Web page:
Not all Trusts are Trustworthy

by Stephen Kass on July 21, 2012

There’s something about the word trust that makes people feel secure. In the financial world, however, the use of that word can be deceiving. Each year the IRS
investigates fraudulent trust schemes that promise participants they will reduce or eliminate income taxes. In recent years, convictions for such schemes have increased.
The convictions illustrate that many trust schemes do not provide promised federal income tax relief. In addition, buyers could be subject to civil and criminal penalties.
The courts have held many trust arrangements to be shams, with no economic substance. The resulting income and expenses are attributed to the actual earner of the
income. Contrary to the claims of promoters, trusts are not a legal way to pay personal expenses with pre-tax dollars, reduce personal tax liability or avoid income or
employment taxes.
Fraudulent trusts. Fraudulent trusts often hide the true ownership of assets and income or disguise the substance of transactions. Currently, two fraudulent arrangements are being promoted: a domestic package and a foreign package. The former refers to a series of trusts created in the United States. The latter are formed offshore and outside U.S. jurisdiction. The goal is to fraudulently reduce taxable income to nominal amounts.

Although these schemes give the appearance of separating responsibility and control from the benefits of ownership, they are in fact controlled and directed by the taxpayer.
Here are some common fraudulent trust schemes CPAs should watch out for:

  • Business Trust. This involves the transfer of an ongoing business to a trust. Also called an unincorporated business organization, a pure trust or a constitutional trust, it makes it appear that the taxpayer has given up control of his or her business. In reality, however, through trustees or other entities controlled by the taxpayer, he or she still runs day-to-day activities and controls the business’s income stream. Such arrangements provide no tax relief.
  • Equipment or Service Trust. This trust is formed to hold equipment that is rented or leased to the business trust, often as inflated rates. The business trust reduces its income by claiming deductions for payments to the equipment trust. This type of arrangement has the same pitfalls as the business trust, and it will result in no tax reduction.
  • Family Residence Trust. Taxpayers transfer family residences, including furnishings, to a trust, which sometimes rents the residence back to the taxpayer. The trust deducts depreciation and the expenses of maintaining and operating the residence, including gardening, pool service and utilities.
  • Charitable Trust. Taxpayers transfer assets or income to a trust claiming to be a charitable organization. The trust or organization pays for personal, education or recreation expenses on behalf of the taxpayer or family members. The trust then claims the payments as charitable deductions on its tax returns. These alleged charitable organizations often are not qualified and have no IRS exemption letter; hence contributions are not deductible. Charitable deductions are not allowed when the donor receives personal benefit from the alleged gift.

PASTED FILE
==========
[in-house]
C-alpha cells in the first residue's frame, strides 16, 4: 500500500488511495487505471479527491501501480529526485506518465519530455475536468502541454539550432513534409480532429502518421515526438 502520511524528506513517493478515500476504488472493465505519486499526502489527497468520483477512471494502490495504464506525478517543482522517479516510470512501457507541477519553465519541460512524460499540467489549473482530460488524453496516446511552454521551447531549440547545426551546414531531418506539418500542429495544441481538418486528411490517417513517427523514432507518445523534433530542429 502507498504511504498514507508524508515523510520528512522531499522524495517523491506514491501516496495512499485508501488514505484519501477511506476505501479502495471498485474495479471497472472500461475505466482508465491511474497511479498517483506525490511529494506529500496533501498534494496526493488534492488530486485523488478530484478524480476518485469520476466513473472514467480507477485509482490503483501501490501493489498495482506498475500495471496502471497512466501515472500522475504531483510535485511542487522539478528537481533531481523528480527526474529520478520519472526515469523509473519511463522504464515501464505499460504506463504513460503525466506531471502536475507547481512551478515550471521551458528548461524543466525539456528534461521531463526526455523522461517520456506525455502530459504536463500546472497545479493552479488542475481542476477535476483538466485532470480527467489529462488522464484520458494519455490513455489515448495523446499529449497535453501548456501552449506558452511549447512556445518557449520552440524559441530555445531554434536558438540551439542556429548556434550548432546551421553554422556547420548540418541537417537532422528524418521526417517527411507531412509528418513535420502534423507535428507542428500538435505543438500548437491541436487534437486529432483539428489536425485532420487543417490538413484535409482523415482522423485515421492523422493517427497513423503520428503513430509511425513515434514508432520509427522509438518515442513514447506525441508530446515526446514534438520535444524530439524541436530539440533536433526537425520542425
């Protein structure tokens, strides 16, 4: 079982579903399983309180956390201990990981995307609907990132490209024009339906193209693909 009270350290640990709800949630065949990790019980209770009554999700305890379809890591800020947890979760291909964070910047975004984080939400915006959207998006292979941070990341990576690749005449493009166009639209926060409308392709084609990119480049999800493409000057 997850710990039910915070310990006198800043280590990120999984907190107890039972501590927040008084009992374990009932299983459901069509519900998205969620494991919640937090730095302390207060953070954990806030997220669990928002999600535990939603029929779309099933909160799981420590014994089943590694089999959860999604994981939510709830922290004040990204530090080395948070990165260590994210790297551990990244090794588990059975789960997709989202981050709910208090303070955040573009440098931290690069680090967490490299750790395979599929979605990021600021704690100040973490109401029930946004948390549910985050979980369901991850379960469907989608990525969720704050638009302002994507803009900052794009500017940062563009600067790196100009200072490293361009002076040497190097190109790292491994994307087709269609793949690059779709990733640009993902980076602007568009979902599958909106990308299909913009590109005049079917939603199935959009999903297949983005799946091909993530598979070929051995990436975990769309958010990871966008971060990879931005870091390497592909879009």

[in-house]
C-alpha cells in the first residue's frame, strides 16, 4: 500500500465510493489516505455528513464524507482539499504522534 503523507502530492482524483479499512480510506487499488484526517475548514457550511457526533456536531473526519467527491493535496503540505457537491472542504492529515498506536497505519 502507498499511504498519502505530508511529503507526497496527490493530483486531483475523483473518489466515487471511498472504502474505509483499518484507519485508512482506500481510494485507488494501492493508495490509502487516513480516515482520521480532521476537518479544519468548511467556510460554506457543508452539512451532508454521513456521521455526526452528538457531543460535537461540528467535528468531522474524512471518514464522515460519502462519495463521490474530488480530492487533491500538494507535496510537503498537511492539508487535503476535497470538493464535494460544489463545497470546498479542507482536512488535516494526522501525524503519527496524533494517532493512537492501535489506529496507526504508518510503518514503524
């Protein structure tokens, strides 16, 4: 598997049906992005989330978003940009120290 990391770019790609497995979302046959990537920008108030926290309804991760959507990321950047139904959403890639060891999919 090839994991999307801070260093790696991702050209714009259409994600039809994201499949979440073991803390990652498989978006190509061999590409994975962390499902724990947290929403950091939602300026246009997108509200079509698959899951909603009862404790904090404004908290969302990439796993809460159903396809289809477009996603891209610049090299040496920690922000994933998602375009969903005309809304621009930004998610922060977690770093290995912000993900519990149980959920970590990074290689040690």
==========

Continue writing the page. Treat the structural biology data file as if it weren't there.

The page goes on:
• Foreign Trust. These trusts often are domiciled in a foreign country that imposes little or no tax on trusts and also provides financial secrecy. Typically, abusive foreign trust arrangements enable taxable funds to flow through several trusts or entities until the funds ultimately are distributed or made available to the original owner, purportedly tax-free. In fact, the income from these arrangements is fully taxable.

If a taxpayer participates in a trust that improperly evades tax, he or she is still liable for taxes, interest and civil penalties. Violations of the Internal Revenue Code with
the intent to evade income taxes may result in a civil fraud penalty or criminal prosecution. Civil fraud can include a penalty of up to 75% of the underpayment of tax
attributable to the fraud, in addition to the taxes owed. Criminal conviction may result in fines up to $250,000 and up to five years in prison.

During the 1990’s, the IRS witnessed a substantial increase in both civil examinations and criminal investigations of fraudulent trusts. The tax court consistently
found against such schemes, deeming them shams or merely grantor trusts that will not deliver the promised tax benefits.

The IRS cautions taxpayers to beware of sales pitches that sound too good to be true. If they are in doubt about investing in a trust, clients should be advised to seek
guidance from a tax professional or from the IRS. Taxpayers who have erred by participating in a problem trust should file an amended return immediately. To report
suspected tax fraud, call 800-829-0433. For more information about the IRS policy on fraudulent trusts, read IRS Public Announcement Notice 97-24, IRS Warns of Abusive
Trusts, available at www.treas.gov/irs/ci/tax_fraud/notice.htm. Publication 2193, Too Good to Be True Trusts, at www.treas.gove/irs/ci/tax_fraud/alert.htm warns taxpayers to
avoid trusts that advertise bogus tax benefits.

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